Treasurer — Wendy Lehman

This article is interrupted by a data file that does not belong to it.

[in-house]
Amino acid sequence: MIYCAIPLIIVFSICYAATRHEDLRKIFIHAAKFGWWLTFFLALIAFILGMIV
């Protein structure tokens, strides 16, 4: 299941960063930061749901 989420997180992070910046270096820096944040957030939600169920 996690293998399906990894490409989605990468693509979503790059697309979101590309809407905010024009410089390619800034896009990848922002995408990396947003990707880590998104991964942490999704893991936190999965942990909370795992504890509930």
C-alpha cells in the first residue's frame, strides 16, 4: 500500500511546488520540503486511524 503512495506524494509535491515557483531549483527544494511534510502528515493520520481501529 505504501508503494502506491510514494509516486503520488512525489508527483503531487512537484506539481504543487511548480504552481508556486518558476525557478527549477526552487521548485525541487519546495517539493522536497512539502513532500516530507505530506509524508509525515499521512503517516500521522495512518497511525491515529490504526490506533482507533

Since 2010 Wendy has practiced sustainable agriculture on 61 hectares alongside the Loddon River in Capels Crossing, North Central Victoria. Wyalong Farm (est. 1895) now includes the natural and ethical farming of meat goats and milk/meat small bred cattle along with heritage and natural resources management. Previously Wendy farmed in Victoria’s High Country (1987-1995) but moved on after establishing a successful holiday farm as she was torn between acceptable practices and her beliefs. Thankfully amazing pioneers began changing ‘The System’ and as farming is in her genes, (as a fifth generation Australian farmer descending from all her Great, Great Grandparents’ arrival), it became time to return. In 2008 Wendy retired after 22 years operating a Business Consultancy and established ECOsustain with the aim to develop a best farming practice: effective, efficient and contributing to global well-being. Whilst Treasurer of the Warneet Foreshore CoM, (2008-2010), a Department of Sustainabilty and Environment (DSE) volunteer appointment, she acquired a substantial grant for erosion control and developed a Conceptual Foreshore Management Plan. The past five years Wendy has extensively networked looking for likeminded within her traditional farming locale and is determined not to let naysayers cast their gloom. She’s participated in Farming and Landcare Workshops, joined the Redgum Food Group, Swan Hill Farmers Market CoM and her local Heritage Assn. In 2014 Wendy participated in the National Rural Women’s Coalition (NRWC) ‘Women Toward Sustainability eLeaders Program’ and founded ‘Permaculture North Central Victoria’ (Permaculture NCV), now an affiliated Landcare Group, as part of her chosen project. A 2015 highlight has been Permaculture NCV’s event, ’A Celebration Connecting the Many Facets of a Permanent Culture’, at Ceres on International Permaculture Day with a who’s who of presenters at the forefront and a screening of ‘Fair Food’ - The Documentary. Currently Wendy is enjoying combining her passions for the great outdoors, recycling and heritage including undertaking University of Tasmania Associate Degree units. She is also navigating the maze of Food Regulations for Farmer Sales and looking forward to making a valuable contribution to the Fair Food Movement as an advocate/enabler for the potential of holistic decision making and for the shift in mind-set which is necessary to make the changes humans find difficult.